3. Mutual Funds & ETFs

    ETF Analysis: First Trust Dorsey Wright Focus 5

    Take a closer look at the First Trust Dorsey Wright Focus 5 ETF, a unique and innovative fund of funds based on momentum and relative strength.
  4. Stock Analysis

    Net Neutrality: Pros and Cons

    The fight over net neutrality has become an amazing spectacle. But at its core, it's yet another skirmish in cable television's war to remain relevant.
  5. Technical Indicators

    4 Ways to Find a Penny Stock Worth Millions

    Thinking of trading in risky penny stocks? Use this checklist to find bargains, not scams.
  6. Chart Advisor

    4 Stocks Still Flashing Buy Signals

    In the midst of volatility and a big market sell-off last week, these stocks are flashing buy signals.
  7. Active Trading Fundamentals

    The Biggest Private Equity Firms in Los Angeles

    Learn why Los Angeles is a thriving market for private equity, and identify the five largest private equity firms operating in the city.
  8. Stock Analysis

    5 Reasons Thoratec Corp. Keeps Impressing Investors

    Learn about Thoratec Corporation and its position in its industry. Understand five key factors why the company has impressed investors.
  9. Technical Indicators

    Using Moving Averages To Trade The Volatility Index (VIX)

    VIX moving averages smooth out the natural choppiness of the indicator, letting traders and market timers access reliable sentiment and volatility data.
  10. Entrepreneurship

    Top 5 Startups That Emerged in Boston

    Learn why Boston is a hot market for startups, and familiarize yourself with a few of the top startups that have emerged from the city.
  1. Weighted Average Cost Of Capital ...

    A calculation of a firm's cost of capital in which each category ...
  2. Runoff Insurance

    An insurance policy provision that provides liability coverage ...
  3. Hunting Elephants

    The practice of targeting large companies or customers.
  4. Precedent Transaction Analysis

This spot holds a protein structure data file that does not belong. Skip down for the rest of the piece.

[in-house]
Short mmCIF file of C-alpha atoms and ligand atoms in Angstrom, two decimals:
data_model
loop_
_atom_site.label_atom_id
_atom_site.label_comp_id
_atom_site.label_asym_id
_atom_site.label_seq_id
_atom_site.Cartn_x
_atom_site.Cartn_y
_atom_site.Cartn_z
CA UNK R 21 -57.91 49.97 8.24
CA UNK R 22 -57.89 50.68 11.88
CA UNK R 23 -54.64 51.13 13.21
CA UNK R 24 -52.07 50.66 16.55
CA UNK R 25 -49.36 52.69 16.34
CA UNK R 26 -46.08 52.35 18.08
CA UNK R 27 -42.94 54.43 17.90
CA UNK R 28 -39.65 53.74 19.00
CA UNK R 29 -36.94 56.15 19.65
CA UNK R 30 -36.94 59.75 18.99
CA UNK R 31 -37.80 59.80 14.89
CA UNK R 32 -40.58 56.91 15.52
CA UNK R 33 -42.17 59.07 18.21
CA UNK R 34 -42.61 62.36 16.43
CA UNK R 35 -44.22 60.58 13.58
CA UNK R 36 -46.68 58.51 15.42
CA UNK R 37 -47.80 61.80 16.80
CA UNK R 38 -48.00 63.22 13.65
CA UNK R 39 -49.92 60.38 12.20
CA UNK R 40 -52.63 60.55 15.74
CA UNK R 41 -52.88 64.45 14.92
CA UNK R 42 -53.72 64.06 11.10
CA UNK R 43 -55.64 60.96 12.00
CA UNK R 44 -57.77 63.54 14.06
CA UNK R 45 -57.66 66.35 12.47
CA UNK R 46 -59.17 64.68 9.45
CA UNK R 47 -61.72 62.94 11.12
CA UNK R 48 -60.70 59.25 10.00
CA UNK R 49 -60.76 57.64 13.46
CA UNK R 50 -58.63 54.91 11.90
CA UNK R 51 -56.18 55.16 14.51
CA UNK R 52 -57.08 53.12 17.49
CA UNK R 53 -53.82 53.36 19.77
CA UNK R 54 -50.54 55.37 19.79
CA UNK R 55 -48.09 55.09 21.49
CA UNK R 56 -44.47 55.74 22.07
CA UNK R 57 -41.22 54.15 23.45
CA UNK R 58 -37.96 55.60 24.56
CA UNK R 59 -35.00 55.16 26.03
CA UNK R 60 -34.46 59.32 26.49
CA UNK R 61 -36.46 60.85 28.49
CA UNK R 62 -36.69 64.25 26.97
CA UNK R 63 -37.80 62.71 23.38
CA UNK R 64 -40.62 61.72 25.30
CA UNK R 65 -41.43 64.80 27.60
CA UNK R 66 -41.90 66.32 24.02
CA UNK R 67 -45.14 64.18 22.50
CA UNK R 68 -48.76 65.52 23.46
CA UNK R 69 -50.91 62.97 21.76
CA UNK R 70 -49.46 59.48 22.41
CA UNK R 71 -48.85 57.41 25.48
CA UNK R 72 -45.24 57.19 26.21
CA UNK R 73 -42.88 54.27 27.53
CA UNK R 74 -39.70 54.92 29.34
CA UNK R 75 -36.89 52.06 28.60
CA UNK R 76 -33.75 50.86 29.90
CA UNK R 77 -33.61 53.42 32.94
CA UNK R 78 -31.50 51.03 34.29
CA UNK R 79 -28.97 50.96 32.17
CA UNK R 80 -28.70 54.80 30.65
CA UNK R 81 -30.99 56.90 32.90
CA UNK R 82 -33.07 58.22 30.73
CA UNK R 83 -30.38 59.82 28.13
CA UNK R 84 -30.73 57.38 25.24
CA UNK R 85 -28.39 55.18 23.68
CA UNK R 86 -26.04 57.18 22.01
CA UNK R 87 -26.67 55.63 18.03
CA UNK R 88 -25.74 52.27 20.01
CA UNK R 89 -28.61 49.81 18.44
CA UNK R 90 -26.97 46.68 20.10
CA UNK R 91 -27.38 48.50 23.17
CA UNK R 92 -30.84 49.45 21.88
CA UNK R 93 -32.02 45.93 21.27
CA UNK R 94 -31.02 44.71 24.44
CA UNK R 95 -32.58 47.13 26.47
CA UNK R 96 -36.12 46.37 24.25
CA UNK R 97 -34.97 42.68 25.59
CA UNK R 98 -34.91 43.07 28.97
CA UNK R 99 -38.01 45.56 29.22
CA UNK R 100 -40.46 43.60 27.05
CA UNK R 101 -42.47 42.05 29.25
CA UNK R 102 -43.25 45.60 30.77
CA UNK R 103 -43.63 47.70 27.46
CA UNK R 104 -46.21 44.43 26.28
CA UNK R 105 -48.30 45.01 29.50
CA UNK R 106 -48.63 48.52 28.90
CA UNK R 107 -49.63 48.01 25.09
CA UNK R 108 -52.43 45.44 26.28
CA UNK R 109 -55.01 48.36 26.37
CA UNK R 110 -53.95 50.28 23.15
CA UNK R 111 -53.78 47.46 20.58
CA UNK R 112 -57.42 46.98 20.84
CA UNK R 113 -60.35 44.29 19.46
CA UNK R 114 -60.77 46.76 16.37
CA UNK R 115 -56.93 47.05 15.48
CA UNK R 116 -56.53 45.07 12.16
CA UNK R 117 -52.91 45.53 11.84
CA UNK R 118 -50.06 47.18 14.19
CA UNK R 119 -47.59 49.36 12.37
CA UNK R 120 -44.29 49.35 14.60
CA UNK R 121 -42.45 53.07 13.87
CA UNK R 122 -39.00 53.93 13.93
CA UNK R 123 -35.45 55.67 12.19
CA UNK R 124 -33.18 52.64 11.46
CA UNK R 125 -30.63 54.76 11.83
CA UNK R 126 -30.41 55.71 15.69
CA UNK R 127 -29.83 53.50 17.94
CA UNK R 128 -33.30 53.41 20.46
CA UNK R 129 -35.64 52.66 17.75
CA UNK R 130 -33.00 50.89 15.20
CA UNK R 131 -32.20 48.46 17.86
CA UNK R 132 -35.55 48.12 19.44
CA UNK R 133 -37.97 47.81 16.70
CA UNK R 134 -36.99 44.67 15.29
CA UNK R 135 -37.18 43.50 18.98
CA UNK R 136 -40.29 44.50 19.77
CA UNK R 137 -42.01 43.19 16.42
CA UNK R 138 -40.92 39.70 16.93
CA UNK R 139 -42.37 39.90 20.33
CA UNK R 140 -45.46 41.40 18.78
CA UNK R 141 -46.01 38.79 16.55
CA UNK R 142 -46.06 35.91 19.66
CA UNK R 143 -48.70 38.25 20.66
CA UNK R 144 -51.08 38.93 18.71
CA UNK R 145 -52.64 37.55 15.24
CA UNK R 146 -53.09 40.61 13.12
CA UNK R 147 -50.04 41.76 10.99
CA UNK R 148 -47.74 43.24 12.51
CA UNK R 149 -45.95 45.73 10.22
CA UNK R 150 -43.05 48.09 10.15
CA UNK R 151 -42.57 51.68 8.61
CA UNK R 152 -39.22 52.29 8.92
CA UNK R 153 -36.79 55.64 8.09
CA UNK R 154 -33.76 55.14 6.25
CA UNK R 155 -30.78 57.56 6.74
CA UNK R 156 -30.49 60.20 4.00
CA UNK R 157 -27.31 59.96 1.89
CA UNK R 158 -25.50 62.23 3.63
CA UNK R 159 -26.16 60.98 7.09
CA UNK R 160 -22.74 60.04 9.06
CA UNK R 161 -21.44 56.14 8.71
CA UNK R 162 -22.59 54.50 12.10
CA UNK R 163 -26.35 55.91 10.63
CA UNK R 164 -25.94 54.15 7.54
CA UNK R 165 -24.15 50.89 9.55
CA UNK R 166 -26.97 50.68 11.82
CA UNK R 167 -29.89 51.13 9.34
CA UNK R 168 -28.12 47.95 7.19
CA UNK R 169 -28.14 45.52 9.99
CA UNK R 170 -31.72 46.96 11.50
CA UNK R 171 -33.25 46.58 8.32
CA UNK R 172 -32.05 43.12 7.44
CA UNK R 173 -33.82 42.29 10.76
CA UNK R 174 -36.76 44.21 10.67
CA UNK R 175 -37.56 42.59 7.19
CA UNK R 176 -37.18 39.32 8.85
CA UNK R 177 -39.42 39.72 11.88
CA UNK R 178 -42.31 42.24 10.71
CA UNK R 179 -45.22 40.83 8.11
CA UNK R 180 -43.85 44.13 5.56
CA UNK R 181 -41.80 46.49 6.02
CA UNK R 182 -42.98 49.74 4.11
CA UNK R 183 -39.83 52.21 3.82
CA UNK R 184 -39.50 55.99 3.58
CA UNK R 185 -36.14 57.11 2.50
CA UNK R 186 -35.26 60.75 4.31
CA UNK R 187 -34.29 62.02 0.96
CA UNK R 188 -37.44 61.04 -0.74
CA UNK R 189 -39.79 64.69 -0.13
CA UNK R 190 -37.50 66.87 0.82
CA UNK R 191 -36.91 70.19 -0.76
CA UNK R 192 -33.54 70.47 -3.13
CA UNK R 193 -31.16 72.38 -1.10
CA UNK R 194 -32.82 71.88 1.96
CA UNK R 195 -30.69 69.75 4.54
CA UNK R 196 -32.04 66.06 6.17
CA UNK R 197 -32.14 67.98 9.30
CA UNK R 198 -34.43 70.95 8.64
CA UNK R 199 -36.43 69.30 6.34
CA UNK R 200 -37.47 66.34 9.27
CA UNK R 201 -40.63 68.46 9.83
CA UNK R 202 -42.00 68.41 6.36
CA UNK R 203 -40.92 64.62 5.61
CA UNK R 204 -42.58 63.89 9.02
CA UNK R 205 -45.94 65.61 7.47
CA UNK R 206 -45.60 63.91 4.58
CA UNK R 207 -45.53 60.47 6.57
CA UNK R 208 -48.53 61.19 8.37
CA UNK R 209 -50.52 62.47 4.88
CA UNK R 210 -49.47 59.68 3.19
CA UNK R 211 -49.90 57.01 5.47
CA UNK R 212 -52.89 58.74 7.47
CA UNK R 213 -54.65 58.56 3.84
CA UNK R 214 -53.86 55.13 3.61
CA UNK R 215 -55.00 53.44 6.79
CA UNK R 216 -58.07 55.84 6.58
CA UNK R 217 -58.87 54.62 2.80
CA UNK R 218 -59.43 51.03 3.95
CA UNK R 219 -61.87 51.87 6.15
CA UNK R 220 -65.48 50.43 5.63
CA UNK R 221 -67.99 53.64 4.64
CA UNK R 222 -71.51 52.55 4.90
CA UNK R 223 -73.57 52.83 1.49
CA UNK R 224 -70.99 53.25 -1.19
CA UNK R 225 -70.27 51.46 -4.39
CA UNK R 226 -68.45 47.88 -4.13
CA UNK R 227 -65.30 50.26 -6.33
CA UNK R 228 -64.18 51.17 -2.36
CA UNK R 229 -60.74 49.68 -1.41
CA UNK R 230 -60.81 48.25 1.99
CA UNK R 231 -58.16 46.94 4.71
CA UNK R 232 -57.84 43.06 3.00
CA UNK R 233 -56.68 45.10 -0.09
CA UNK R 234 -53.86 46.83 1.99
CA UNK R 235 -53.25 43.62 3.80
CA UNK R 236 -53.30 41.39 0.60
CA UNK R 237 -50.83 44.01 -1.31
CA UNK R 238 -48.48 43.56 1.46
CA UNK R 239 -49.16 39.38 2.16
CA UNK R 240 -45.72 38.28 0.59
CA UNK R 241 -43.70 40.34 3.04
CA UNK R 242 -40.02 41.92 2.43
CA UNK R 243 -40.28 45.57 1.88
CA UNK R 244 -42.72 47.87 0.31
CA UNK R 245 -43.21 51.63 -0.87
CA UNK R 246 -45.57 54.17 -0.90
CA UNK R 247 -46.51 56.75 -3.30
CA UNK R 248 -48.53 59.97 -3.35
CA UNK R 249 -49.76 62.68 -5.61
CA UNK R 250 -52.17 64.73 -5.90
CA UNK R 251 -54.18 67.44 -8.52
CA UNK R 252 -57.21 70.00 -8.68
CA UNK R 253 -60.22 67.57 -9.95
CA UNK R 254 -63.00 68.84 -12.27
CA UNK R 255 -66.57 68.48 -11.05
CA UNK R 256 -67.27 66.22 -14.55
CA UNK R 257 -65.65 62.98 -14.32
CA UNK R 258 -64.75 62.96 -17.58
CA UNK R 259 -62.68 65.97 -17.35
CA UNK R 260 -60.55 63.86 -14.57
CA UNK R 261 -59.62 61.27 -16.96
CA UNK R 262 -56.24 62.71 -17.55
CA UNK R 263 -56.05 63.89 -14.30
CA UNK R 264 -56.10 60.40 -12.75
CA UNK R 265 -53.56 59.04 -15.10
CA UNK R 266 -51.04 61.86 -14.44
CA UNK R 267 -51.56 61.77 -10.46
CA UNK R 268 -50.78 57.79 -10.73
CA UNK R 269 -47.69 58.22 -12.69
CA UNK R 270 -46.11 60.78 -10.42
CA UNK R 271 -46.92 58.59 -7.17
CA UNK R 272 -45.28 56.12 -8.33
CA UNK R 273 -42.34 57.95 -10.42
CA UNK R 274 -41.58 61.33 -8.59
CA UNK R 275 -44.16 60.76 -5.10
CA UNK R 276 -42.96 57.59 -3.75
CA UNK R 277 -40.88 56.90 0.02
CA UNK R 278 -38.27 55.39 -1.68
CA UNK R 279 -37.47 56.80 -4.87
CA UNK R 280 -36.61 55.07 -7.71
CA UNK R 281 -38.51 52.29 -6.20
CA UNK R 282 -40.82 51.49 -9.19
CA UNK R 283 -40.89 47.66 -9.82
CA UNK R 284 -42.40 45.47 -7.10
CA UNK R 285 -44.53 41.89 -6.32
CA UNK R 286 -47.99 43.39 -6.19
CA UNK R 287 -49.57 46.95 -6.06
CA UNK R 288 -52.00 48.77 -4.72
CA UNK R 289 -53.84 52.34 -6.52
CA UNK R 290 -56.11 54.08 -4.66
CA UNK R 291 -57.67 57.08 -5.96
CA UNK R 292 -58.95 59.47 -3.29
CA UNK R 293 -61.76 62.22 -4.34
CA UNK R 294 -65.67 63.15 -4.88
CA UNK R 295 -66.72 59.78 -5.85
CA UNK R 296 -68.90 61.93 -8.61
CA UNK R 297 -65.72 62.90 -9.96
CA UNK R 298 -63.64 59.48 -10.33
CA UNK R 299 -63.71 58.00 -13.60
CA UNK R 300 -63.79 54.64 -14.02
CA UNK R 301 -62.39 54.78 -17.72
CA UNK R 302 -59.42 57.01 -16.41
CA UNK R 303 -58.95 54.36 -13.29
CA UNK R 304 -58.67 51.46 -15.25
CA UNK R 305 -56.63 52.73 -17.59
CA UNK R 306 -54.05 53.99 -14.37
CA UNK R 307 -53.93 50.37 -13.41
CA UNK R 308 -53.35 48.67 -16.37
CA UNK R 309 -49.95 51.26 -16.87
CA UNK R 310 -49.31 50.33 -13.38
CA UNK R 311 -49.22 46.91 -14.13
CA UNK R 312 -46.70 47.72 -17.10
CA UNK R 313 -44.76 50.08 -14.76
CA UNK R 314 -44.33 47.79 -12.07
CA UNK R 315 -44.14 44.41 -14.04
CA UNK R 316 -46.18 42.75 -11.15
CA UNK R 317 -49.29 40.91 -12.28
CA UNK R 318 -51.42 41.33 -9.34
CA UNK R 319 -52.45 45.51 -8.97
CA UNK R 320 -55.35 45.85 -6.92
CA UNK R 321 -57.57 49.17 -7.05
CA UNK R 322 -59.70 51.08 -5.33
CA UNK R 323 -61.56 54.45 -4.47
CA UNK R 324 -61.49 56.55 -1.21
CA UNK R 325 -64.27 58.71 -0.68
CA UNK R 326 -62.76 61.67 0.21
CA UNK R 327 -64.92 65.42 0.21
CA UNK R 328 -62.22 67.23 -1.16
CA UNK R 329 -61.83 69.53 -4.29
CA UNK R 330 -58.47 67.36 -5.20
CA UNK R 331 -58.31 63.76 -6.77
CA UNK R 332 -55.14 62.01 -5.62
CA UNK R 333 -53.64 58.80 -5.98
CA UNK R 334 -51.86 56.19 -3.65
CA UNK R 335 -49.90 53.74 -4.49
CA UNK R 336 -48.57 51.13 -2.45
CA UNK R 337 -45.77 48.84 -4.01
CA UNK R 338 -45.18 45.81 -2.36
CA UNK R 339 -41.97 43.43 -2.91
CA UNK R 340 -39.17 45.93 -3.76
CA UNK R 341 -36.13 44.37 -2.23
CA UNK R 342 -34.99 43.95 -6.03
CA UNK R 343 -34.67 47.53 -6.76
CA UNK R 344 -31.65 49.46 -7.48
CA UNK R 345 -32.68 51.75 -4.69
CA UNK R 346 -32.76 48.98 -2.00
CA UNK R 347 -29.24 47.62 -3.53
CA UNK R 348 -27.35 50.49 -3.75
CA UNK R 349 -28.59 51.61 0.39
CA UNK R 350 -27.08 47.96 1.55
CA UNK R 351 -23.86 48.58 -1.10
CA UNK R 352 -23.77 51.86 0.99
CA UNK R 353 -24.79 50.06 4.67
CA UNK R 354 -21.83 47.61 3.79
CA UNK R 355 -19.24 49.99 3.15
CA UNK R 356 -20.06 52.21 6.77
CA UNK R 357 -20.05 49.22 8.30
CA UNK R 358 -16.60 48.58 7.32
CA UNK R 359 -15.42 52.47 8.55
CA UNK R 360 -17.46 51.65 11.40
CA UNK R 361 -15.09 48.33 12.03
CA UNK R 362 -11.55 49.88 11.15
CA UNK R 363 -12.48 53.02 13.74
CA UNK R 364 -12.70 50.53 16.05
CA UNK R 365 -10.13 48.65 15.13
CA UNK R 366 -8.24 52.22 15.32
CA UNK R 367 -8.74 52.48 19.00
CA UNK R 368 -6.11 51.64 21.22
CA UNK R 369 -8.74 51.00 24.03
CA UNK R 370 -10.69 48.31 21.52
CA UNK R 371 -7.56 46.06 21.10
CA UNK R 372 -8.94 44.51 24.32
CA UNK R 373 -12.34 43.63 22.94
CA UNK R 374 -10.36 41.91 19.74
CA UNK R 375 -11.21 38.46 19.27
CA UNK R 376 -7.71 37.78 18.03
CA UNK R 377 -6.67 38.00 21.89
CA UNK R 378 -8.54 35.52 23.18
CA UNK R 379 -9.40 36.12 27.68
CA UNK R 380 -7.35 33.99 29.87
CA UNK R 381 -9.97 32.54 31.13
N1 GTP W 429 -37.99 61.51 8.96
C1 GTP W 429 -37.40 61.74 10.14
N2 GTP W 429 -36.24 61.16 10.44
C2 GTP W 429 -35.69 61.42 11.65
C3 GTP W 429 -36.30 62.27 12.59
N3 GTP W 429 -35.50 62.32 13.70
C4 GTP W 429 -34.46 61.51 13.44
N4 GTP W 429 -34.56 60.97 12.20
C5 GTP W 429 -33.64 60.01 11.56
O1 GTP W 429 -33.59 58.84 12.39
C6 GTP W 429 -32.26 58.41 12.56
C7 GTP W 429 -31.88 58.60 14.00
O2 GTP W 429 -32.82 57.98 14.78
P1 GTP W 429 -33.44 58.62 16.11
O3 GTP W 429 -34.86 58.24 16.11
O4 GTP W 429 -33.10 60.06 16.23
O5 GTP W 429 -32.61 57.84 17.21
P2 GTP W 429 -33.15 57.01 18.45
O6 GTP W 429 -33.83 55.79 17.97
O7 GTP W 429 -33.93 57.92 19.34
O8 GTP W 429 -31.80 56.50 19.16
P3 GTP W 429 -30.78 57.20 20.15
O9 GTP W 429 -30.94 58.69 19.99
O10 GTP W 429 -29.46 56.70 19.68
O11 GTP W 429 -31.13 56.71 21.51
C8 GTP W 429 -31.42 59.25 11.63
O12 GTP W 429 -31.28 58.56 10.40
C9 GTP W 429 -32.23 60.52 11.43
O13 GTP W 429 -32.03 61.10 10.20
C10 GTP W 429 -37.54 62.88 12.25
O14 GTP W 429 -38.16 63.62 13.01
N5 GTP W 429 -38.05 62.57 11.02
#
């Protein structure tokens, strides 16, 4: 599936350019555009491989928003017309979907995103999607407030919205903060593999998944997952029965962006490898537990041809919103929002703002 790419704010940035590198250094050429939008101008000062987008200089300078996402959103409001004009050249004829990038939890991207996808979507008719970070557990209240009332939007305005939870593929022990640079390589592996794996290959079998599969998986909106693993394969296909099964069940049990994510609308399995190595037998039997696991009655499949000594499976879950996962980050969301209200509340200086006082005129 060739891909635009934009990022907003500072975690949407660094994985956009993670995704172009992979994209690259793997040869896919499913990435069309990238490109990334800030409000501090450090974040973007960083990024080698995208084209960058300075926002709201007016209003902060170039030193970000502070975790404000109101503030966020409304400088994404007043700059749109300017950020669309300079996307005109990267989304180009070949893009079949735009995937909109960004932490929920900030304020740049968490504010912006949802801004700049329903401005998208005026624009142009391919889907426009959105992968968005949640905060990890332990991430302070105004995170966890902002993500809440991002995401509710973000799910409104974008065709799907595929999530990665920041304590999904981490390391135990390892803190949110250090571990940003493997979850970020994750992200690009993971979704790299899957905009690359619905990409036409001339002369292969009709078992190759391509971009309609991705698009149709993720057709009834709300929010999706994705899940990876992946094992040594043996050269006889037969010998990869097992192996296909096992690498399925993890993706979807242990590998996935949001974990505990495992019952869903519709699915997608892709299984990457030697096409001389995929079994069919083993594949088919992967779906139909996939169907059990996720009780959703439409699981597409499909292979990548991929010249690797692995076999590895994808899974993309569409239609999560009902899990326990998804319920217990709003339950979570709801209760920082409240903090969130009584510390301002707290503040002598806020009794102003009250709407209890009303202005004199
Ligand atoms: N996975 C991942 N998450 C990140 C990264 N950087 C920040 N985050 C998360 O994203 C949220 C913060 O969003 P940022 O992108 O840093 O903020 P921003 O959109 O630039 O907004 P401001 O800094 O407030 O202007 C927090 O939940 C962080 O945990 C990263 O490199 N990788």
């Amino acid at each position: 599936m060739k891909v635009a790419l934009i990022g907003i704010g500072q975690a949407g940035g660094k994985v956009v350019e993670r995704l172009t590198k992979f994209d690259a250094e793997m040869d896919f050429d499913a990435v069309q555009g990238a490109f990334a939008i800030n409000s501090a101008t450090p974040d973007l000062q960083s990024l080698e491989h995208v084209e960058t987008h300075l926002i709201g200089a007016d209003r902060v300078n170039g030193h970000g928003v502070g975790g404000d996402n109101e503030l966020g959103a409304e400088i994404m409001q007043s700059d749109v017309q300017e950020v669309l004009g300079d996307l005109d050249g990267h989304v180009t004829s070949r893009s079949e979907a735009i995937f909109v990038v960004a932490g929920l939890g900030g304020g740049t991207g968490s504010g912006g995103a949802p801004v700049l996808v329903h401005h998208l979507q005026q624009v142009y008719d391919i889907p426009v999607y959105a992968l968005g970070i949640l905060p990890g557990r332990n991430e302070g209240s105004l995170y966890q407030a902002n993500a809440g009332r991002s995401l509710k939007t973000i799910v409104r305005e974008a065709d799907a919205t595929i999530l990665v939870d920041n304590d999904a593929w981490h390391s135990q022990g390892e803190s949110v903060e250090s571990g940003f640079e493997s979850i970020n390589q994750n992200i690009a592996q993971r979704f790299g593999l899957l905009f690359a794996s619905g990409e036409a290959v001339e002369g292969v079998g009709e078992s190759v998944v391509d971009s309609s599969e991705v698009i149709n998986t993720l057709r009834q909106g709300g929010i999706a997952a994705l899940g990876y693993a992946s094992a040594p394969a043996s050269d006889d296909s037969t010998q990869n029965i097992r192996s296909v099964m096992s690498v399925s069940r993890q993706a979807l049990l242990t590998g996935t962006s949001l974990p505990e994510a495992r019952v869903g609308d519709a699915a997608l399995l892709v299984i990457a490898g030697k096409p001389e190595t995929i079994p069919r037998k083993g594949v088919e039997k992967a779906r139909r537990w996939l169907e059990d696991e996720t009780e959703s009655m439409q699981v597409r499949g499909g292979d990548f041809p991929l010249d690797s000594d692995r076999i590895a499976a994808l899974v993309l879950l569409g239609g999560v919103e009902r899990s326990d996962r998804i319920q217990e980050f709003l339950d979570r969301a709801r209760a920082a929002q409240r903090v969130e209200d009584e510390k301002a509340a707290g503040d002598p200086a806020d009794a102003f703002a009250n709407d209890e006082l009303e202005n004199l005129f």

A valuation method in which the prices paid for similar companies ...
  5. Poison Put

    A takeover defense strategy in which the target company issues ...
  6. Assented Stock

    A share of stock owned by a shareholder who has agreed to a takeover.
  1. Tame Panic Selling with the Exhausted Selling Model

    The exhausted selling model is a pricing strategy used to identify and trade based off of the price floor of a security. ... Read Full Answer >>
  2. Point and Figure Charting Using Count Analysis

    Count analysis is a means of interpreting point and figure charts to measure vertical price movements. Technical analysts ... Read Full Answer >>
  3. How long does it take to execute an M&A deal?

    Even the simplest merger and acquisition (M&A) deals are challenging. It takes a lot for two previously independent enterprises ... Read Full Answer >>
  4. How are double exponential moving averages applied in technical analysis?

    Double exponential moving averages (DEMAS) are commonly used in technical analysis like any other moving average indicator ... Read Full Answer >>
  5. How do you know where on the oscillator you should make a purchase or sale?

    Common oscillator readings to consider making a buy or sale are below 20 or above 80, respectively. More aggressive investors ... Read Full Answer >>
  6. What are the alert zones in a Fibonacci retracement?

    The most commonly used Fibonacci retracement alert levels are at 38.2% and 61.8%. A 50% retracement level is also commonly ... Read Full Answer >>

You May Also Like

Trading Center

You are using adblocking software

Want access to all of Investopedia? Add us to your “whitelist”
so you'll never miss a feature!